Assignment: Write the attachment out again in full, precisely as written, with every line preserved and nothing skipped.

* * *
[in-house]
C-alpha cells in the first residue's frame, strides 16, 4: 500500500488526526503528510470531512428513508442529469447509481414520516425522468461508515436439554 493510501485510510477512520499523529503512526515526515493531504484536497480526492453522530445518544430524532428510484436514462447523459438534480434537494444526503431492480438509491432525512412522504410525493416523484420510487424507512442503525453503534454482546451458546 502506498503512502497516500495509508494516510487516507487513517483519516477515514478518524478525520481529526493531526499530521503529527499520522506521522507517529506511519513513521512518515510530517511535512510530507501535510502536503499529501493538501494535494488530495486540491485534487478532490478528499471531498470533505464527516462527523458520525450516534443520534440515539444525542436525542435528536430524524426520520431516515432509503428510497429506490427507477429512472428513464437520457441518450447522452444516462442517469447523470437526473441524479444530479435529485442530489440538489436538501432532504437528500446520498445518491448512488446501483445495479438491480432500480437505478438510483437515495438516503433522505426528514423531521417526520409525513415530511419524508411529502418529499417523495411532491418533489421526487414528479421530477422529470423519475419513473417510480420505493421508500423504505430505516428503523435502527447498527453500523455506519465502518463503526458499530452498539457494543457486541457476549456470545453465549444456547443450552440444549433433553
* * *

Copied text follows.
[in-house]
C-alpha cells in the first residue's frame, strides 16, 4: 500500500488526526503528510470531512428513508442529469447509481414520516425522468461508515436439554 493510501485510510477512520499523529503512526515526515493531504484536497480526492453522530445518544430524532428510484436514462447523459438534480434537494444526503431492480438509491432525512412522504410525493416523484420510487424507512442503525453503534454482546451458546 502506498503512502497516500495509508494516510487516507487513517483519516477515514478518524478525520481529526493531526499530521503529527499520522506521522507517529506511519513513521512518515510530517511535512510530507501535510502536503499529501493538501494535494488530495486540491485534487478532490478528499471531498470533505464527516462527523458520525450516534443520534440515539444525542436525542435528536430524524426520520431516515432509503428510497429506490427507477429512472428513464437520457441518450447522452444516462442517469447523470437526473441524479444530479435529485442530489440538489436538501432532504437528500446520498445518491448512488446501483445495479438491480432500480437505478438510483437515495438516503433522505426528514423531521417526520409525513415530511419524508411529502418529499417523495411532491418533489421526487414528479421530477422529470423519475419513473417510480420505493421508500423504505430505516428503523435502527447498527453500523455506519465502518463503526458499530452498539457494543457486541457476549456470545453465549444456547443450552440444549433433553